Le Pont aux Anglais, soleil couchant

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Le Pont aux Anglais, soleil couchant
Robert Antoine Pinchon, Le Pont aux Anglais, soleil couchant, 1905, oil on canvas, 54 x 73 cm, Musée des Beaux-Arts de Rouen.jpg
Artist Robert Antoine Pinchon
Year 1905
Medium Oil on canvas
Dimensions 54 cm × 73 cm (21.25 in × 28.75 in)
Location Musée des Beaux-Arts de Rouen, Upper Normandy

Le Pont aux Anglais, soleil couchant is an oil painting created in 1905 by the French artist Robert Antoine Pinchon (1886–1943). Associated with the new generation of l'École de Rouen[1][2][3] Pinchon executed this work in a Post-Impressionist style with a subdued Fauve or Neo-Impressionist palette of golden yellows and incandescent blues. The dynamic image of the train in Pinchon's painting is an homage to the emerging industrialized world.

The work was exhibited in April 1905 at the Galerie Legrip in Rouen (see photograph), and again at the Musée des Beaux-Arts de Rouen; inauguration 13 November 1909. In the collection of François Depeaux at the time, Le Pont aux Anglais, soleil couchant was purchased by the Musée des Beaux-Arts de Rouen in 1909 where it currently forms part of the permanent collection.[4]

Description[edit]

Robert Antoine Pinchon (left), Galerie Legrip, Rouen, April 1905. At this 27 April – 13 May show, Pinchon, at the age of 19, exhibited 24 paintings, one of which is Le Pont aux Anglais, soleil couchant (top center). The two persons on the right are unidentified, though one may be art collector François Depeaux.[1]
Le Pont aux Anglais, in Rouen
Rouen, Le Pont aux Anglais
Rouen, La Ville et le Pont aux Anglais

Le Pont aux Anglais, soleil couchant is an oil painting on canvas in a horizontal format with dimensions 54 x 73 cm (21.25 by 28.75 in), signed R Pinchon lower left. The composition painted en plein air (sur le motif, in the open air), is dominated by the Pont aux Anglais, Rouen, with receding perspective tending towards the right side of the canvas. A locomotive and train cars pass over the bridge leaving a trail of steam in the direction of the receding perspective, carrying the eye towards the right, where below, a boat passes carrying two people a short distance from Le Pont aux Anglais. The rhythmic arches of the bridge and the speeding train create a sense of dynamism and modernity not often found in Post-Impressionist works. The colors Pinchon has chosen to depict this late afternoon scene are both warm and cool. The golden yellow highlights generated by the setting sun, off the canvas to the left, are juxtaposed against the grays, blues, violets and greens of the background hillside, the bridge and its massive base pillars, the poplar trees and the River Seine in the foreground.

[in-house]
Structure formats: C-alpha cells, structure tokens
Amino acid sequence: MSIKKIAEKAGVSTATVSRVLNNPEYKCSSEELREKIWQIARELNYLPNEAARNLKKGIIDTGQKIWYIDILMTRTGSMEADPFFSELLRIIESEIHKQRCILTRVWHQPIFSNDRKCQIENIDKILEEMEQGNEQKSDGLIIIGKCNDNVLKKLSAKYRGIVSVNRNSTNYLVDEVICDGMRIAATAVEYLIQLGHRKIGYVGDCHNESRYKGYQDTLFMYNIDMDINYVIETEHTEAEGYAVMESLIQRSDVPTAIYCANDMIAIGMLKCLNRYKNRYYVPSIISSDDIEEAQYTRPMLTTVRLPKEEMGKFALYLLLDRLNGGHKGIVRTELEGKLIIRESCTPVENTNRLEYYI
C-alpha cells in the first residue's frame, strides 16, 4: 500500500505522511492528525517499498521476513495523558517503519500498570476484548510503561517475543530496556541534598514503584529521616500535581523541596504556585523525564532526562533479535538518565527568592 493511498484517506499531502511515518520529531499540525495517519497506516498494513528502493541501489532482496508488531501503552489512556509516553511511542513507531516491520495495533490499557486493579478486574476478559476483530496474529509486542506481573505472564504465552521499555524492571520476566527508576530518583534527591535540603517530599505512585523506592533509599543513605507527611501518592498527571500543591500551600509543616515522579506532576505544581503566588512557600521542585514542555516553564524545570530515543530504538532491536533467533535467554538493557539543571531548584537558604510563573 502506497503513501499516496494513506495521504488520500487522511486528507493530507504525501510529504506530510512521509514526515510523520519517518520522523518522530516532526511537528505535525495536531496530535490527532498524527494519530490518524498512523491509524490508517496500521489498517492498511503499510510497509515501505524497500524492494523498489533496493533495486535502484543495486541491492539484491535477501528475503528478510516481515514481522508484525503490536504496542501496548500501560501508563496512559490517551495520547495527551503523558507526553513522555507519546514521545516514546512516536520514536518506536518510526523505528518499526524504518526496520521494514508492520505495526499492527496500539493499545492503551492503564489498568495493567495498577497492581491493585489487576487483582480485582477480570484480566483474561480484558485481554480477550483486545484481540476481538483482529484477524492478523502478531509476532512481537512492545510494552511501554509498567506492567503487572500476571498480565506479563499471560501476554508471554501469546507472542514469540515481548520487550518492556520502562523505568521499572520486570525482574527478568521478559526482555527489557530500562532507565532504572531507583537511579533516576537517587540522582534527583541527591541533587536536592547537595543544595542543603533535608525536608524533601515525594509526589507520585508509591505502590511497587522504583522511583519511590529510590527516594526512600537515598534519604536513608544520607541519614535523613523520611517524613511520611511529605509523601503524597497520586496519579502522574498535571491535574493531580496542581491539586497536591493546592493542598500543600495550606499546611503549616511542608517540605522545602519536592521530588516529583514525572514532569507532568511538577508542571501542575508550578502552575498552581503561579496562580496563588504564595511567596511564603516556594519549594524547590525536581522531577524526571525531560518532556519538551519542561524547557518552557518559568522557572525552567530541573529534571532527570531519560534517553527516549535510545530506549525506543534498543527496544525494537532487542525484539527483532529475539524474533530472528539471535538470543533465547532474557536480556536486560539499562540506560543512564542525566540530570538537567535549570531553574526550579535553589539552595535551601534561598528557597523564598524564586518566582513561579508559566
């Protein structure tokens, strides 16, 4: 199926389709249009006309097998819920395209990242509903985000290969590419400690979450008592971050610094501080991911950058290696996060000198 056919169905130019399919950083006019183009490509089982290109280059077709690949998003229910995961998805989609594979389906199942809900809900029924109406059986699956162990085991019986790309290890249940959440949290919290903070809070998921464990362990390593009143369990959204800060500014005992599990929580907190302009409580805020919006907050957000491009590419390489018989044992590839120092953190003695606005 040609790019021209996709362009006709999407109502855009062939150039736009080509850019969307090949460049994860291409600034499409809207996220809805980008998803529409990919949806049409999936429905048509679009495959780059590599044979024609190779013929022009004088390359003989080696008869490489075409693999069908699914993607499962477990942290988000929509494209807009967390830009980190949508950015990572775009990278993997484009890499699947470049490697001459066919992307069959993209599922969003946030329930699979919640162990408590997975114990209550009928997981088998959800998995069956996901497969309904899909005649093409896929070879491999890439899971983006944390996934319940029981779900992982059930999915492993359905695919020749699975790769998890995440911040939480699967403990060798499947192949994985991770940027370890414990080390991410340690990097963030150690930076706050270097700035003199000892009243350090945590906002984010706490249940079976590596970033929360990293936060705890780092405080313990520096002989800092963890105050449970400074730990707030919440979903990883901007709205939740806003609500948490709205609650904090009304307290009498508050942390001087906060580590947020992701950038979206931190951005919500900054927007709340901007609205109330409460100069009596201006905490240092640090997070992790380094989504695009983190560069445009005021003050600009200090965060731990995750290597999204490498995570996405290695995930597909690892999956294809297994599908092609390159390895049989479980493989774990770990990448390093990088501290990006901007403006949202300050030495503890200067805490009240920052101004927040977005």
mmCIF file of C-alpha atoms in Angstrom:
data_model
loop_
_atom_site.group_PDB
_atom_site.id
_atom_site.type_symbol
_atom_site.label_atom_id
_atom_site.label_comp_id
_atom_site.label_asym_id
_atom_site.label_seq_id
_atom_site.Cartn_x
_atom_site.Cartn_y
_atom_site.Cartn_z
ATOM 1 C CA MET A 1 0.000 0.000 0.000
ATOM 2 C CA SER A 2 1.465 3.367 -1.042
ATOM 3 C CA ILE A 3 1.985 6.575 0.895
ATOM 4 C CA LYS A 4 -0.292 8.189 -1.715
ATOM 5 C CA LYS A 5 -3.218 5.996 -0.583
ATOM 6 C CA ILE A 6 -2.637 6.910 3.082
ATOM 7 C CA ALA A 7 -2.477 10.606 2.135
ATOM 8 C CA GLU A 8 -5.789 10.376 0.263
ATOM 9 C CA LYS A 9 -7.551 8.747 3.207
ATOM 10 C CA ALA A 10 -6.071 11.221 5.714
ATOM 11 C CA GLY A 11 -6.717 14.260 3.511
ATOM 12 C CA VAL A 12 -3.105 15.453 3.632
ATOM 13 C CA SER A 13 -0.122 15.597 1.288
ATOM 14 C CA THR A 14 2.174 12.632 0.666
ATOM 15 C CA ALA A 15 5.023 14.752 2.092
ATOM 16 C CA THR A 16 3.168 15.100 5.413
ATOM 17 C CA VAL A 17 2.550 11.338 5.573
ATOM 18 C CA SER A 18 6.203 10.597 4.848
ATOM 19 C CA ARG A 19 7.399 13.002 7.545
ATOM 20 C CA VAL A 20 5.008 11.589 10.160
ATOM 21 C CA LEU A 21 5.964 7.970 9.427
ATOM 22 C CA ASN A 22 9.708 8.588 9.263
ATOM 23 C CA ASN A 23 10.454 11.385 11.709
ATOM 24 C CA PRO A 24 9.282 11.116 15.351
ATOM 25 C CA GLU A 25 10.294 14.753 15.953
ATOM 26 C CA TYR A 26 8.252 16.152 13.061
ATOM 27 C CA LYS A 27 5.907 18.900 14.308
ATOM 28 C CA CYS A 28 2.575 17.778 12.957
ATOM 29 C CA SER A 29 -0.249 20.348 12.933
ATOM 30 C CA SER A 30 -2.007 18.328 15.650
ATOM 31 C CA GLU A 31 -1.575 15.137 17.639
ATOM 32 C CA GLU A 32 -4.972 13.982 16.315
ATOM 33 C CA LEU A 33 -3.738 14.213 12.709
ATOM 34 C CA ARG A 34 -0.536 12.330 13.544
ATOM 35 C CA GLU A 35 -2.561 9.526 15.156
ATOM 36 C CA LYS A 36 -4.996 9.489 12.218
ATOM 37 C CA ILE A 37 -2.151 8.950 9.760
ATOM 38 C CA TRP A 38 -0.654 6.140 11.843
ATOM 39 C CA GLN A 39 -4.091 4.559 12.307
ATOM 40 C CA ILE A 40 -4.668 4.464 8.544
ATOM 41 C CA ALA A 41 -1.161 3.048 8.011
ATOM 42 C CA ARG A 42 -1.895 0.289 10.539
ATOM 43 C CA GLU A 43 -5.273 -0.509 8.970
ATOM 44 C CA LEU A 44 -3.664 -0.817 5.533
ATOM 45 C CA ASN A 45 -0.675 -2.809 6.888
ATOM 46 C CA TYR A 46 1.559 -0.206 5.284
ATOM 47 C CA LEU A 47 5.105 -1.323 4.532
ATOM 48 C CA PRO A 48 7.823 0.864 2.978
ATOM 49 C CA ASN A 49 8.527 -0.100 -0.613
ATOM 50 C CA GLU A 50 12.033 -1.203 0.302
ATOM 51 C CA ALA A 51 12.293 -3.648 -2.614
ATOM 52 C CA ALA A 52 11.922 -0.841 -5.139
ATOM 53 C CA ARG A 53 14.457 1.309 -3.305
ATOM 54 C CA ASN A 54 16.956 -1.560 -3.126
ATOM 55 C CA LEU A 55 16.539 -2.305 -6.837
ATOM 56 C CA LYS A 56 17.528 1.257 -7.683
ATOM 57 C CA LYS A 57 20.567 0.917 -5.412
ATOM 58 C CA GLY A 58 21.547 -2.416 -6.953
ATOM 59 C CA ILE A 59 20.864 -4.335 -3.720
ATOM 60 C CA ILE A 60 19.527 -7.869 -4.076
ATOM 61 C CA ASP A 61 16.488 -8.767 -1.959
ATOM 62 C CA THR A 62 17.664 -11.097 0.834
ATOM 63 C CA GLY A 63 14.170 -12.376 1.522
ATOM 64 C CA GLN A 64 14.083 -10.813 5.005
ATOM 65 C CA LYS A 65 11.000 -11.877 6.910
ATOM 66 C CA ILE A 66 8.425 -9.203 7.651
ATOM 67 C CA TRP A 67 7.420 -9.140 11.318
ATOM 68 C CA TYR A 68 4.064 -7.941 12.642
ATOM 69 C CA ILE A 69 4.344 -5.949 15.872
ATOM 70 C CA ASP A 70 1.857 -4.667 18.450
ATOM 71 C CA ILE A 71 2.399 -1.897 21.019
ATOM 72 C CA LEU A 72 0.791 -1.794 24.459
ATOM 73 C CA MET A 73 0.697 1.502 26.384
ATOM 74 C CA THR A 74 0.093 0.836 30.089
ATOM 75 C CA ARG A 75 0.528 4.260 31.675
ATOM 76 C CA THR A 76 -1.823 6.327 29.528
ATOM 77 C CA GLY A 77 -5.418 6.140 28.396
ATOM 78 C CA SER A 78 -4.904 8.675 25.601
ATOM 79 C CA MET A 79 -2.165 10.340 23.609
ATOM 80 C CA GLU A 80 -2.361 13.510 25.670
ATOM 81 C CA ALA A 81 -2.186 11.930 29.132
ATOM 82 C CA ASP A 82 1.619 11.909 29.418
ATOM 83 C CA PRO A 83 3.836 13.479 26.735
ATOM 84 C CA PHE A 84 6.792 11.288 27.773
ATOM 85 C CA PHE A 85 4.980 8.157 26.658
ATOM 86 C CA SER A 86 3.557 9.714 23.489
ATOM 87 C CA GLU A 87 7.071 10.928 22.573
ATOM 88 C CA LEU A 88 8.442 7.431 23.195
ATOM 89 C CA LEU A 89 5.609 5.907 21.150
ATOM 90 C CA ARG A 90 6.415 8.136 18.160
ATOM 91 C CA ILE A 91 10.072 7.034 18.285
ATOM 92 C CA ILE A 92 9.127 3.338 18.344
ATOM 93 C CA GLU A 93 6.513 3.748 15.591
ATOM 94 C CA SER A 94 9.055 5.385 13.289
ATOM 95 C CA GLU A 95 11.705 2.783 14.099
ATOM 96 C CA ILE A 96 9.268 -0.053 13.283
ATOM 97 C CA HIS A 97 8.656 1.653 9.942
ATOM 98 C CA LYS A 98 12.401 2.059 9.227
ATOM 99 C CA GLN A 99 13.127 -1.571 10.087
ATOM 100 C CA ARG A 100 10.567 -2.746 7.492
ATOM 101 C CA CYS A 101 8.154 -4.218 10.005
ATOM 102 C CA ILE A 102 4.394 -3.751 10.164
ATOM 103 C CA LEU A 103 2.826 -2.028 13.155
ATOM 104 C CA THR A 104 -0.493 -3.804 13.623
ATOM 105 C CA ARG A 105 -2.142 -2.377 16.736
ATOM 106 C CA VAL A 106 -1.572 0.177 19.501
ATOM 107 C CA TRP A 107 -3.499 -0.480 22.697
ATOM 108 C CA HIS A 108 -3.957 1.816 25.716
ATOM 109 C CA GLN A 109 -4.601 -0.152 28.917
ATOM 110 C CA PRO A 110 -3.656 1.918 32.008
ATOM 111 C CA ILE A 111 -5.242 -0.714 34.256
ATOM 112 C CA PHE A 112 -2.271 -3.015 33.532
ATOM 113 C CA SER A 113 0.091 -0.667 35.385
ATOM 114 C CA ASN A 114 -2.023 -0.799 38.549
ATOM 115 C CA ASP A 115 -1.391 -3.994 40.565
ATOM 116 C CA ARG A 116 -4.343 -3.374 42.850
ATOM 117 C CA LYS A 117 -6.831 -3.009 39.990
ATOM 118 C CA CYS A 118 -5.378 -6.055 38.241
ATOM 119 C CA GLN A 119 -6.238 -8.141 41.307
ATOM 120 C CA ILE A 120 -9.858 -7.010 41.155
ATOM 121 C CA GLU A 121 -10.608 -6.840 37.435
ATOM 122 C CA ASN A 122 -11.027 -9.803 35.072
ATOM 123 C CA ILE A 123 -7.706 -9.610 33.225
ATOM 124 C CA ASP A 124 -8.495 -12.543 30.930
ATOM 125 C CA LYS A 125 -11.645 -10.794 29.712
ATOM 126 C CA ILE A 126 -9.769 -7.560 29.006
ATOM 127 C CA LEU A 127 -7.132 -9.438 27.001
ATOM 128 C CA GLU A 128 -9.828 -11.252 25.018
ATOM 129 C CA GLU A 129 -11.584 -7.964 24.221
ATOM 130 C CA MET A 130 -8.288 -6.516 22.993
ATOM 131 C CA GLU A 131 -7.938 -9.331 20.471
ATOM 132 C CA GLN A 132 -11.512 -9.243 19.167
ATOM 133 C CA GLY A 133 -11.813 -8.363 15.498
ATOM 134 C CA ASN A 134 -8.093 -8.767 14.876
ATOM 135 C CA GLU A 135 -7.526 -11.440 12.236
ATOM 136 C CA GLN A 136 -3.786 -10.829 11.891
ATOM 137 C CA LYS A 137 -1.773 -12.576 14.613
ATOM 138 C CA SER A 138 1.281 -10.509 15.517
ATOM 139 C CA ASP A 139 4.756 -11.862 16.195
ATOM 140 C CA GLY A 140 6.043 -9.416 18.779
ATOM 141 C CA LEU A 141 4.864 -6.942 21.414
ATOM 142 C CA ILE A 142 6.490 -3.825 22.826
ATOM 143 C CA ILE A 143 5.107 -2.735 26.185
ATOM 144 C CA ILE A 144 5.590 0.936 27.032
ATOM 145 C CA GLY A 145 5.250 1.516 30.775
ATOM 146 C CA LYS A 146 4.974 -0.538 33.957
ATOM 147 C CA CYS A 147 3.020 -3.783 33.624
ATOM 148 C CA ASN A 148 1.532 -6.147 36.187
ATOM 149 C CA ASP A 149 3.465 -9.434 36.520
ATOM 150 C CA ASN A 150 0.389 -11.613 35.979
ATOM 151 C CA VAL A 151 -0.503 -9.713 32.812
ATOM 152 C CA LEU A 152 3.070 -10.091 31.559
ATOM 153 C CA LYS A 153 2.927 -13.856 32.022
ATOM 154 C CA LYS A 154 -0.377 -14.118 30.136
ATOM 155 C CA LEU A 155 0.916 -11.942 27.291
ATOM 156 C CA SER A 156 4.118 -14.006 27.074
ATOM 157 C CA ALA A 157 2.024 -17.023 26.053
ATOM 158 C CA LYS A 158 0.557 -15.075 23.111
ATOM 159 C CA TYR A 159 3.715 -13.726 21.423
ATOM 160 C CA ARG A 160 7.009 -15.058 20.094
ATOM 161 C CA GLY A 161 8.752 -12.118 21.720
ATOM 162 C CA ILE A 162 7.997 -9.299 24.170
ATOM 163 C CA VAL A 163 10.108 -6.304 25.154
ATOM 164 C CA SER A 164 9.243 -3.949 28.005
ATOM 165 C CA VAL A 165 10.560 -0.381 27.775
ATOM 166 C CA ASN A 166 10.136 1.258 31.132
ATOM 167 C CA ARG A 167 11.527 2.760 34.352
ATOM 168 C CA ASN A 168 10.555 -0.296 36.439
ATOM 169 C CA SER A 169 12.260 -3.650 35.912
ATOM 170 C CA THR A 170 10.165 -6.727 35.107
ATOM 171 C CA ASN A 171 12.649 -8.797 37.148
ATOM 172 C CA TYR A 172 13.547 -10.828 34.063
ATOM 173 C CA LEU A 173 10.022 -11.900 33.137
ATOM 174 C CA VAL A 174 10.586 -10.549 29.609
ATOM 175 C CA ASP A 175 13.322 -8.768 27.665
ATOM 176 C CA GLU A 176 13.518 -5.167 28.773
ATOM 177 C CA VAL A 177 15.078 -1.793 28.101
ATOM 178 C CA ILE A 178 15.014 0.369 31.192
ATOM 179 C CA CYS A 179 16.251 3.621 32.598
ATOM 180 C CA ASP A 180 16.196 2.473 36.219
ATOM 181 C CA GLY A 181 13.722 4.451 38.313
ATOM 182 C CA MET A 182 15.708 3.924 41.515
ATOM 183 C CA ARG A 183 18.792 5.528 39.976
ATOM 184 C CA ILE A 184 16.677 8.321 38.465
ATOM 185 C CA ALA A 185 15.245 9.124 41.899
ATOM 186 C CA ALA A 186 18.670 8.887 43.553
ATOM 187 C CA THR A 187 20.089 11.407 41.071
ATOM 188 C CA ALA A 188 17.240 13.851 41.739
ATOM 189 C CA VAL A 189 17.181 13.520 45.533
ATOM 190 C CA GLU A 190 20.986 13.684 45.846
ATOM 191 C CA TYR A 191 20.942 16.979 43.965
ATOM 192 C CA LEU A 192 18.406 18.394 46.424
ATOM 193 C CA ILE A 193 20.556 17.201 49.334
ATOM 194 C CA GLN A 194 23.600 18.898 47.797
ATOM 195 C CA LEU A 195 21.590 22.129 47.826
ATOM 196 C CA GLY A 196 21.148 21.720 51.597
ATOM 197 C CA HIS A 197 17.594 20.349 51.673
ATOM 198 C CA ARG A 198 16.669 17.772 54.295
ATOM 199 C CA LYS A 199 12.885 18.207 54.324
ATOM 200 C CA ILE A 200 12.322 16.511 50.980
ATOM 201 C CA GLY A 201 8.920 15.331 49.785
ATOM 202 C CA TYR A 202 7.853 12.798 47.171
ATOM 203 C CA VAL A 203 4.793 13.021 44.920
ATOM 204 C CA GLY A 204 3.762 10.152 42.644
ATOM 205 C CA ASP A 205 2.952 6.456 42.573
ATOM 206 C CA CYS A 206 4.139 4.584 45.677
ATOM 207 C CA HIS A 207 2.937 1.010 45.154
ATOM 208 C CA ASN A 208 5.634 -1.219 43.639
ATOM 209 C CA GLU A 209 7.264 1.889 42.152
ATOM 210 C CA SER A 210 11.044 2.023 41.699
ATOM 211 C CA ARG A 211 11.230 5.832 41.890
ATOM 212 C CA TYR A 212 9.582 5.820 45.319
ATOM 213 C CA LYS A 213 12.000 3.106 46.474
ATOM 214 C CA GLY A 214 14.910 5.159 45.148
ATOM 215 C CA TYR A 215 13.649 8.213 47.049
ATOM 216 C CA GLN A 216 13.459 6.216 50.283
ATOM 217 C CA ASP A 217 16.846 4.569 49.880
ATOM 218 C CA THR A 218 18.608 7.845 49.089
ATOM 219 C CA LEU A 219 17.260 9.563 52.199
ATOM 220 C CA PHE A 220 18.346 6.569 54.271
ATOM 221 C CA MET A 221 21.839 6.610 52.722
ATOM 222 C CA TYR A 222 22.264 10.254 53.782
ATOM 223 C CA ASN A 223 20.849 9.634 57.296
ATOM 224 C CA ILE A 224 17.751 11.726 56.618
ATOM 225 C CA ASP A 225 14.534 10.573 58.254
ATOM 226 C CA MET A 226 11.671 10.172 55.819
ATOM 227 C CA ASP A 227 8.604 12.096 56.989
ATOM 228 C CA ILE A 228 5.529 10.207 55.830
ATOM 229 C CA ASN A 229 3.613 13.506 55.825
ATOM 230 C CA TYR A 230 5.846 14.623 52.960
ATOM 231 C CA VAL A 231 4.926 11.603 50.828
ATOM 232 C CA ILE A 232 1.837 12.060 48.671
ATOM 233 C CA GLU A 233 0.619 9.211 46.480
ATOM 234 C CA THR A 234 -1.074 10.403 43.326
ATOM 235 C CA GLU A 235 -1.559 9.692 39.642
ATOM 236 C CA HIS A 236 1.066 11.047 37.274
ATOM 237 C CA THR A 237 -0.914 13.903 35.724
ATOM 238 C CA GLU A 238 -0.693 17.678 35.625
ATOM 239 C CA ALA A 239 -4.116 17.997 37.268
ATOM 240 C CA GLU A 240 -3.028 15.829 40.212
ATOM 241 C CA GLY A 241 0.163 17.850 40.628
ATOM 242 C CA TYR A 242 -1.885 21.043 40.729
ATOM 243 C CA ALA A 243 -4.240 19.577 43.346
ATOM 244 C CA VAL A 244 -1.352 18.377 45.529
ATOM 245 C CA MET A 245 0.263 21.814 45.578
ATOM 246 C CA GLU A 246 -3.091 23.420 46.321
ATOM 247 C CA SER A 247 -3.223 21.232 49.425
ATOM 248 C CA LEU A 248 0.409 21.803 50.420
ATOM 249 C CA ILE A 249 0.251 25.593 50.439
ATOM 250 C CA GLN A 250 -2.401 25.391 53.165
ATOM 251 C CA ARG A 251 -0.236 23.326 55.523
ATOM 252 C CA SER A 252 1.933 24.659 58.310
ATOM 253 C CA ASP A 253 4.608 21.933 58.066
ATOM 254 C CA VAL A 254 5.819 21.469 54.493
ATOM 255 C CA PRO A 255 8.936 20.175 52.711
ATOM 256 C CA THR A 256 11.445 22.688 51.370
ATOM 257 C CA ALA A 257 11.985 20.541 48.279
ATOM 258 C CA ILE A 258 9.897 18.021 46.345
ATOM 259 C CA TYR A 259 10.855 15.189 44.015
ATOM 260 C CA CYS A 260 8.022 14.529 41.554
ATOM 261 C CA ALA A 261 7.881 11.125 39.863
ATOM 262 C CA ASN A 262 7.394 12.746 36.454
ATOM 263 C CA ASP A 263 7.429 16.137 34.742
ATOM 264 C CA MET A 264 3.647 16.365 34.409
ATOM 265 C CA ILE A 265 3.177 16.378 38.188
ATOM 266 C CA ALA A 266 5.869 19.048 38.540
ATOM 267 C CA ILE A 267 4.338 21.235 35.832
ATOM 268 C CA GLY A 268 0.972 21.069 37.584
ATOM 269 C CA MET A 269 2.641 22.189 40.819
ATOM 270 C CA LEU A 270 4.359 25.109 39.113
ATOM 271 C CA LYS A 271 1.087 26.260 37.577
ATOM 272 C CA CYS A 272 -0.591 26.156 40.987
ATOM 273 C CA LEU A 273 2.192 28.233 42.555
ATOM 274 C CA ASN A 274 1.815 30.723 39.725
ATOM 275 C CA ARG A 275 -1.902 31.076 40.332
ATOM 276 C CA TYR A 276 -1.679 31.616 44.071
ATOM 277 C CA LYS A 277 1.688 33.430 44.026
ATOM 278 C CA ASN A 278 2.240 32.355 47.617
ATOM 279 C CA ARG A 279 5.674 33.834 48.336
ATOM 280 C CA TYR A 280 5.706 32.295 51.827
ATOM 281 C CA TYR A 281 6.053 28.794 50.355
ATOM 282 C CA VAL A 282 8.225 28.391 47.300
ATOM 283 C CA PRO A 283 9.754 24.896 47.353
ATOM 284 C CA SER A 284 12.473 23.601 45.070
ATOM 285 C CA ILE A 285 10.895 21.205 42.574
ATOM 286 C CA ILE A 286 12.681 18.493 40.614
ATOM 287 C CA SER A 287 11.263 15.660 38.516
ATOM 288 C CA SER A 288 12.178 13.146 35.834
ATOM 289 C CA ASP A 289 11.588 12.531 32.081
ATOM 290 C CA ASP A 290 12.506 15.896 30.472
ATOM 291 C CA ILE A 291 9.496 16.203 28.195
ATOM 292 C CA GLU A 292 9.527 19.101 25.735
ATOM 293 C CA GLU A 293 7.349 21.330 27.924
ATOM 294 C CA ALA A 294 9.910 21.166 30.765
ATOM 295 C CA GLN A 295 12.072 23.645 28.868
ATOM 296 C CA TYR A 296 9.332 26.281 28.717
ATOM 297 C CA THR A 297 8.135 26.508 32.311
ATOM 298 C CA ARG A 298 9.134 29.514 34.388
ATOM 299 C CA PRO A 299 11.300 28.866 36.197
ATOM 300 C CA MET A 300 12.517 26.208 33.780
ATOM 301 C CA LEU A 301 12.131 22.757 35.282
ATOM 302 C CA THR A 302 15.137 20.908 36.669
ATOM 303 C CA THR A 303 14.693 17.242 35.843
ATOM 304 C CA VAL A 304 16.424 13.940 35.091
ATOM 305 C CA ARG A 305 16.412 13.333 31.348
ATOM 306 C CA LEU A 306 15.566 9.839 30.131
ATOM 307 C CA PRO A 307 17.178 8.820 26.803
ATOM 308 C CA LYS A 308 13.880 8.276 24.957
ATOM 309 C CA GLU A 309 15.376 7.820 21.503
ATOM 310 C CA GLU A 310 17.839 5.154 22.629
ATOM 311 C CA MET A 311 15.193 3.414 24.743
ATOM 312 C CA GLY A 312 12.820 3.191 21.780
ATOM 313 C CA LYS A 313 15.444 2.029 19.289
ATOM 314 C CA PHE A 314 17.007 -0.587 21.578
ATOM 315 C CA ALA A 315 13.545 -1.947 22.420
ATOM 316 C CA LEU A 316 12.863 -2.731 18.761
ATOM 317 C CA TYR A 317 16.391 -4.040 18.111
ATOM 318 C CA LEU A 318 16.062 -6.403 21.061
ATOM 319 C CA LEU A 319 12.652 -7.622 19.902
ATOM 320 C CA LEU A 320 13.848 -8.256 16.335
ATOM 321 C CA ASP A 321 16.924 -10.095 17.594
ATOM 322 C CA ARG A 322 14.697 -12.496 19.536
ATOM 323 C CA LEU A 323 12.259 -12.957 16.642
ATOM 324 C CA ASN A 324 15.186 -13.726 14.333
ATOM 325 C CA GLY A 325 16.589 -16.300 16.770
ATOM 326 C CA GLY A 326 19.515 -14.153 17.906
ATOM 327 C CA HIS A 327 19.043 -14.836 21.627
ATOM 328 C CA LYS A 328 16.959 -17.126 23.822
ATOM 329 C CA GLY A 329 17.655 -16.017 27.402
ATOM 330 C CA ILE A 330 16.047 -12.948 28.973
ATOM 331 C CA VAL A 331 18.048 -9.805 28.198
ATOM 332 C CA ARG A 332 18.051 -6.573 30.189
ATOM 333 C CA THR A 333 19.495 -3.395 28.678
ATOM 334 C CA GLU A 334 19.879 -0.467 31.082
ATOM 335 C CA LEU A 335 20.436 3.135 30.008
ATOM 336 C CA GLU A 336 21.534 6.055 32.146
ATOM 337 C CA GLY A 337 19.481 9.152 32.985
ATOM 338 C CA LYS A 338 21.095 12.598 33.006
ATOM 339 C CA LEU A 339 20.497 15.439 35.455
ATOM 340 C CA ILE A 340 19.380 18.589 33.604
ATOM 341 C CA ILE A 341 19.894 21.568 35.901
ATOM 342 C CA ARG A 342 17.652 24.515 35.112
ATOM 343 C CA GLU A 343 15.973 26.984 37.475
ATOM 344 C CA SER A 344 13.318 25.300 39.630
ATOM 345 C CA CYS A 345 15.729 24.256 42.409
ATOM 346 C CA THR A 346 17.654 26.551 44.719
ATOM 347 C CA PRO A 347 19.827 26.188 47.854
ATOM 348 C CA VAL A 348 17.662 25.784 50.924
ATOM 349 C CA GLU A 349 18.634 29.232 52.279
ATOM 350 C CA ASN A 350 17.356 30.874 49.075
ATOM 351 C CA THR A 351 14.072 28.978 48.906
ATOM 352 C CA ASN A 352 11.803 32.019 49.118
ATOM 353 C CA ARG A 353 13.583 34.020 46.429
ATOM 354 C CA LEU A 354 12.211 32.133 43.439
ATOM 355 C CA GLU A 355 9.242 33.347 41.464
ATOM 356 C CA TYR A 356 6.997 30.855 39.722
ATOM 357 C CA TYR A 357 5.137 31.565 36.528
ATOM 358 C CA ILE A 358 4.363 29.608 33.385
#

Le Pont aux Anglais[edit]

The first railway station of Rouen was built on the left bank in 1843. The government authorized the continuation of the line to Le Havre and Dieppe the same year. It was therefore decided to build a bridge to the end of the Brouilly island (now connected to the Lacroix island), leading to the tunnel under the Côte Sainte-Catherine. The bridge, located in the Rouen metropolitan area, linking Paris and Le Havre, was named the English Bridge because many workers who built it were of English nationality. It is also called the Viaduc d'Eauplet, after the neighborhood where it is located.[5]

The bridge originally consisted of wooden arches resting on piles of masonry. It was located a little further downstream than the existing bridge. It was inaugurated in 1847. A few months after its inauguration, in 1848, two arches on the side of the left bank were set on fire during a riot. It was then rebuilt. In 1856 the wooden arches were replaced by cast iron. This is the bridge that Pinchon painted. These arches proved fragile and it was decided to build a new bridge in 1912. Despite its destruction during the Second World War, the bridge completed and operational in 1914 is still used today.[5]

1909[edit]

Robert Antoine Pinchon's first solo exhibition in Paris took place on 15–25 March 1909 at the Galerie des Artistes Modernes run by Chaine and Simonson, with thirty works listed in the catalogue. The show resulted in both sales and press coverage. This was followed by another show at the Galerie Legrip in Rouen on 30 June. A few months later, on 13 November, the Musée des Beaux-Arts de Rouen, opened a show with fifty-two paintings: three by Claude Monet, nine by Alfred Sisley, three by Armand Guillaumin, one by Auguste Renoir, thirteen by Albert Lebourg, five by Joseph Delattre, two by Charles Frechon and four by Robert Antoine Pinchon (now almost twenty-three years old); Péniches dans la brume, Vue pris du Mont-Garan, Effet de neige, and Le Pont aux Anglais, soleil couchant.[1]

In 1909 Pinchon, Pierre Dumont, Pierre Hodé and Eugène Tirvert founded the Société Normande de Peinture Moderne, attracting the participation of Georges Braque, Henri Matisse, Raoul Dufy, Maurice de Vlaminck, André Derain, Albert Marquet, Othon Friesz, Francis Picabia and Roger de La Fresnaye.[6] The same year, four paintings by Pinchon entered the collection of the Musée des Beaux-Arts de Rouen.[7]

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